Most people remember the TV show MASH. Set during the Korean War, it featured patients being flown into a Mobile Army Surgical Hospital (MASH) with Bell 47 helicopters. In the beginning of the conflict the helicopters would occasionally pick up wounded soldiers when not busy with other missions. When doctors started noting that the survival rate increased when patients were transported by air, the Army took notice. The military started dedicating helicopters to medevac missions and when the Korean War ended over 22,000 wounded troops were transported by helicopters resulting in a lower mortality rate than previous wars. The Army further developed this concept with the Vietnam War by adding more sophistication, like in-flight medical care. Mortality rates continued falling and during the course of this conflict more than 800,000 wounded soldiers were transported.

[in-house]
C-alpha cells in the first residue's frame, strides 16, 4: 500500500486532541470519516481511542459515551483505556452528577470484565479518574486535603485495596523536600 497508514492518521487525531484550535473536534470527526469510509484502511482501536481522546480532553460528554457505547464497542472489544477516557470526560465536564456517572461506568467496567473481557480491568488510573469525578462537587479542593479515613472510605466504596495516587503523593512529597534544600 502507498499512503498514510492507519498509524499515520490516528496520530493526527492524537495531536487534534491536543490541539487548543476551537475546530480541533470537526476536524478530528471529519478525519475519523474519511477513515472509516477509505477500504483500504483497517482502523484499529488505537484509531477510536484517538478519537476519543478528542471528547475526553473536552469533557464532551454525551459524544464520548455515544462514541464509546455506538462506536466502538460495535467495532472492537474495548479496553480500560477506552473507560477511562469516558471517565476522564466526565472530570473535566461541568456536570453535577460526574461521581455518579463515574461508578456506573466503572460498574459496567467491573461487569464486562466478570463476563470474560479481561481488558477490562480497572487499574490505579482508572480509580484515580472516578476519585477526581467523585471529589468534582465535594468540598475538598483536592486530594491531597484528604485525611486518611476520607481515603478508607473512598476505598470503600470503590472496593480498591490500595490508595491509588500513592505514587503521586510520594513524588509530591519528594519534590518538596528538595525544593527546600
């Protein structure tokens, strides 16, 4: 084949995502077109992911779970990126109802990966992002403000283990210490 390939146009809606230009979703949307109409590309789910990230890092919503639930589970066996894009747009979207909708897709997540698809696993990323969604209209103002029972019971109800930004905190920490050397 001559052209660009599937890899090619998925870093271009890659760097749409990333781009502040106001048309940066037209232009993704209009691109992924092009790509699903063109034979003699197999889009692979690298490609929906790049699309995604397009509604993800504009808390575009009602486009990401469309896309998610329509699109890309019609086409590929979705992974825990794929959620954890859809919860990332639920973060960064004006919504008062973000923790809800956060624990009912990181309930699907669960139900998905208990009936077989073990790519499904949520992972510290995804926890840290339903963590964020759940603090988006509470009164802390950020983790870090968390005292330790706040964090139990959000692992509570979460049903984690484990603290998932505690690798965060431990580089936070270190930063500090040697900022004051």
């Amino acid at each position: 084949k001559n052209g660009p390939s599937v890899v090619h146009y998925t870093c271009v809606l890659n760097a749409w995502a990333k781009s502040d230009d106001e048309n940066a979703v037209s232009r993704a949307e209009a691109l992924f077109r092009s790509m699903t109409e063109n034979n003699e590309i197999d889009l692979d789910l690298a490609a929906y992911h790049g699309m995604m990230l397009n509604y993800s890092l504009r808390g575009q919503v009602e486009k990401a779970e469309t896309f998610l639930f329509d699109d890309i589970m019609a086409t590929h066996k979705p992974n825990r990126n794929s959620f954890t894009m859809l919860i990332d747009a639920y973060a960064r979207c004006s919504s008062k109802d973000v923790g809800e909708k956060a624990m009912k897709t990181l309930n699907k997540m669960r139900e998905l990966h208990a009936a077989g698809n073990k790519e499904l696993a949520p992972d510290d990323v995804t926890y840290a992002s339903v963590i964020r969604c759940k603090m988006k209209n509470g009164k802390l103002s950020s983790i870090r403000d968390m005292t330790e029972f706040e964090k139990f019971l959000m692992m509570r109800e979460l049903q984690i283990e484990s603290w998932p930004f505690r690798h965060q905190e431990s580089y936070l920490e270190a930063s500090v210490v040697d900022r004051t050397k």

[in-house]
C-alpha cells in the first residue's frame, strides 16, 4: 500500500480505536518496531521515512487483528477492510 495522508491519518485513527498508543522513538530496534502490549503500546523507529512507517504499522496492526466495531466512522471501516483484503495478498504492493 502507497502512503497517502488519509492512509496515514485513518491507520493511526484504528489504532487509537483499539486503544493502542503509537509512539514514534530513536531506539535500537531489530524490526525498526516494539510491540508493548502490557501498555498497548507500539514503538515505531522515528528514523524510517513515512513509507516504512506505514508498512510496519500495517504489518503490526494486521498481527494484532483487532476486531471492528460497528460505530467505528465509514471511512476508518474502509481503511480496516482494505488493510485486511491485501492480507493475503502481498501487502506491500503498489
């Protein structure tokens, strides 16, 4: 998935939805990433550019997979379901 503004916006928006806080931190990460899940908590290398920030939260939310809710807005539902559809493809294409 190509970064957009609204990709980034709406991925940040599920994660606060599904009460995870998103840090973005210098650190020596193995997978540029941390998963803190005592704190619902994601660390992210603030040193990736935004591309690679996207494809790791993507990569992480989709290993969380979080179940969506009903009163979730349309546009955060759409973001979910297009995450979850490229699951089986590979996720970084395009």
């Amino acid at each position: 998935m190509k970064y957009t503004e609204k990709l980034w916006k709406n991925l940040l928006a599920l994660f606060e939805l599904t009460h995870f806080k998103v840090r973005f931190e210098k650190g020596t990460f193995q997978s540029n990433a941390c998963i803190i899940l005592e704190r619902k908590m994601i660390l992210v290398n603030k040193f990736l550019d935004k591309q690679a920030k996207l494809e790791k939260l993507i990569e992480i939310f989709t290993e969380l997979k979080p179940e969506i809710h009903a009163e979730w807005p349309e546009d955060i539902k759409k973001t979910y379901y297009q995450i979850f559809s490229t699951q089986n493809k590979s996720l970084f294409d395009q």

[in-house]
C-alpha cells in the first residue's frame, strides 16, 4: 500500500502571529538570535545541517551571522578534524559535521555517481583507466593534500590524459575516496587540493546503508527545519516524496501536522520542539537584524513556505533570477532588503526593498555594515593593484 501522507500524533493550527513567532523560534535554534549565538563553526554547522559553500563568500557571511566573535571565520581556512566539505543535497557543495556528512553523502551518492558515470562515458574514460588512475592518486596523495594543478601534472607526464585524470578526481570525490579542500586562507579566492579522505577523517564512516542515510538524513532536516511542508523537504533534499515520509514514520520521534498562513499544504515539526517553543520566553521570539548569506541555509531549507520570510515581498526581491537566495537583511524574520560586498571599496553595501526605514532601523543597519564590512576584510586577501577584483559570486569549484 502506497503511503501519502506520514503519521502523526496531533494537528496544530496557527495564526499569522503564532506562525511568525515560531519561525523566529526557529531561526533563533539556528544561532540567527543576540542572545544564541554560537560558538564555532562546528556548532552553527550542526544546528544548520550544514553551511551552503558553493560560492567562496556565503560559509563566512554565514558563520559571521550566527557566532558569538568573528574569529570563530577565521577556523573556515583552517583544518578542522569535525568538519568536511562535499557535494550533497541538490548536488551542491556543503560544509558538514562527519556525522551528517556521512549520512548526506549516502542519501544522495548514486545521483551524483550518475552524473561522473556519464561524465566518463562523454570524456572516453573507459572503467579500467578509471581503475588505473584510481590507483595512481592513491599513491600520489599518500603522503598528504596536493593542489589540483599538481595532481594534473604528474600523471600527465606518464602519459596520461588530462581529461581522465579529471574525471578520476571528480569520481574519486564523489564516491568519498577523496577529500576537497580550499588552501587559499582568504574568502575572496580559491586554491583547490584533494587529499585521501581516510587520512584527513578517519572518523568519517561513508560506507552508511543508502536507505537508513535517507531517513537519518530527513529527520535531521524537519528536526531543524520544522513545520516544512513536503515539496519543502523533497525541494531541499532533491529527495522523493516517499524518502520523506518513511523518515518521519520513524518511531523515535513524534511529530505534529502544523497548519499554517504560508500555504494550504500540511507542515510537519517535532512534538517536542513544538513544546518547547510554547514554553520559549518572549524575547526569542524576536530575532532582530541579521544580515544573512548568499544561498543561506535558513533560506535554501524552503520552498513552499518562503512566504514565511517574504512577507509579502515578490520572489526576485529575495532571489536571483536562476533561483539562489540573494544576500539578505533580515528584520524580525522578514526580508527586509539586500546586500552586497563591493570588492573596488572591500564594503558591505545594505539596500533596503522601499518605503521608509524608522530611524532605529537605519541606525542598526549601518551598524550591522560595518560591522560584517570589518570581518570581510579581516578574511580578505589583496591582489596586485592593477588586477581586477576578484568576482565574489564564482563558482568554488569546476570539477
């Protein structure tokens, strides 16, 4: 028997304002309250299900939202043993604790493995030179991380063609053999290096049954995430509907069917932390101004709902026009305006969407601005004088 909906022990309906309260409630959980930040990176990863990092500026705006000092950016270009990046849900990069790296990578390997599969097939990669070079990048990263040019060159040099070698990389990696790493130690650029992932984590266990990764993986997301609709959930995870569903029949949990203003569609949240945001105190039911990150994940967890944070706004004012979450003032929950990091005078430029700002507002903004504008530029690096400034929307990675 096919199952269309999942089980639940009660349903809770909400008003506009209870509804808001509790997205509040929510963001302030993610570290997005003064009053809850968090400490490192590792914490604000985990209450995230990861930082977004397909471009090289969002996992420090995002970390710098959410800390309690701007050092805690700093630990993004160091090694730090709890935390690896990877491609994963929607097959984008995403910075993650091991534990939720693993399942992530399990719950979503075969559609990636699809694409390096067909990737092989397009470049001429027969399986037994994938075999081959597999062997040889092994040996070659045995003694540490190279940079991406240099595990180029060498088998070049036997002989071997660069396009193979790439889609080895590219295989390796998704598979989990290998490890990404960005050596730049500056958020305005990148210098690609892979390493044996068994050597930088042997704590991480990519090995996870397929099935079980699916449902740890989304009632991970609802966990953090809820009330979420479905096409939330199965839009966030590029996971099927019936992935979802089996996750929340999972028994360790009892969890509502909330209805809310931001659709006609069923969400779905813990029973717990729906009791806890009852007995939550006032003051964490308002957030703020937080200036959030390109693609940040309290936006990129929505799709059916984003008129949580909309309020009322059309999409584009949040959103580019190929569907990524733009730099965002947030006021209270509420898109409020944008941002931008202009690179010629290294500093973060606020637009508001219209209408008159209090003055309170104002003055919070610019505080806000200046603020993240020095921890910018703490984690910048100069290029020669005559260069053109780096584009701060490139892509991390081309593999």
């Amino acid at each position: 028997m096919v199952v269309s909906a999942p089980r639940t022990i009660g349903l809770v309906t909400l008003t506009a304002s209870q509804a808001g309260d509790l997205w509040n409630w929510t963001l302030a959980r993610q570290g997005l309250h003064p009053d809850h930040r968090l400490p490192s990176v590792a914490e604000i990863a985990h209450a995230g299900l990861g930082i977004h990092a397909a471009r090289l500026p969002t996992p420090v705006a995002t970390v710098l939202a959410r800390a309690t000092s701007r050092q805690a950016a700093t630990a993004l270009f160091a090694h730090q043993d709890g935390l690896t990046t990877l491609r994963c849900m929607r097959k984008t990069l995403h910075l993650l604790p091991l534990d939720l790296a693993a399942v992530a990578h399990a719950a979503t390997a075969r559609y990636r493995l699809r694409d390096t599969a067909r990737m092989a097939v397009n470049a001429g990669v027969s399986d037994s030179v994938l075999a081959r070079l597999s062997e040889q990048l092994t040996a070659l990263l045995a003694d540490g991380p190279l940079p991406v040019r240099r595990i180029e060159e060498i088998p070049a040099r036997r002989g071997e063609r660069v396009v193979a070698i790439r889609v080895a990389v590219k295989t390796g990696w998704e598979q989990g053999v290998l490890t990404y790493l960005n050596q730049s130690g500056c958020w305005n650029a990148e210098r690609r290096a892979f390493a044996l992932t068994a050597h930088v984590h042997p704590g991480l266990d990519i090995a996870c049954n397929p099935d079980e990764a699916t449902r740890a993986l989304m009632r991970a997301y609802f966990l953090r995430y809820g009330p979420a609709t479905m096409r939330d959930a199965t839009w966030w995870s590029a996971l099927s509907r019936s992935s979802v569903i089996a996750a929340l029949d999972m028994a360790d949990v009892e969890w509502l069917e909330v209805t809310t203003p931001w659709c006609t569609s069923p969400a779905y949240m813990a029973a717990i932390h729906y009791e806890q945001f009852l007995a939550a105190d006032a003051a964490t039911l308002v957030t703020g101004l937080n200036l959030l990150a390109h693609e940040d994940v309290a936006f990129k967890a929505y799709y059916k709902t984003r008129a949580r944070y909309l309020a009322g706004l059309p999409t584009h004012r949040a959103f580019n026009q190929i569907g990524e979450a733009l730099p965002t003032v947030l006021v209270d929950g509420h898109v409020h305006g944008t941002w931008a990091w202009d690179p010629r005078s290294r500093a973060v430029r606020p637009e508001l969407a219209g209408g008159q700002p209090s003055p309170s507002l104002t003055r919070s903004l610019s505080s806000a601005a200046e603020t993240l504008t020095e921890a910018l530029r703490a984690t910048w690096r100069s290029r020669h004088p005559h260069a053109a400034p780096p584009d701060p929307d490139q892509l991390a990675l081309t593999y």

Many returning military personnel understand the advantages of transporting trauma patients by helicopter first hand and starting applying these concepts to the civilian world. In 1970, the Maryland State Police Air Unit transported the first trauma patient by helicopter. Two years later the first hospital based helicopter program was launched at St. Anthony’s Hospital in Denver, Colorado. By 1980, there were roughly 32 hospital based programs flying about 17,000 patients a year.
At this point the HEMS (Helicopter Emergency Medical Service) was a proven concept and the industry began to really organize. Medical interiors started getting more sophisticated and standards, guidelines and training programs for crew members were developed. By 2000, the number of programs had grown to 231 operating over 400 aircraft. Today, there are over 300 air medical programs operating about 900 helicopters.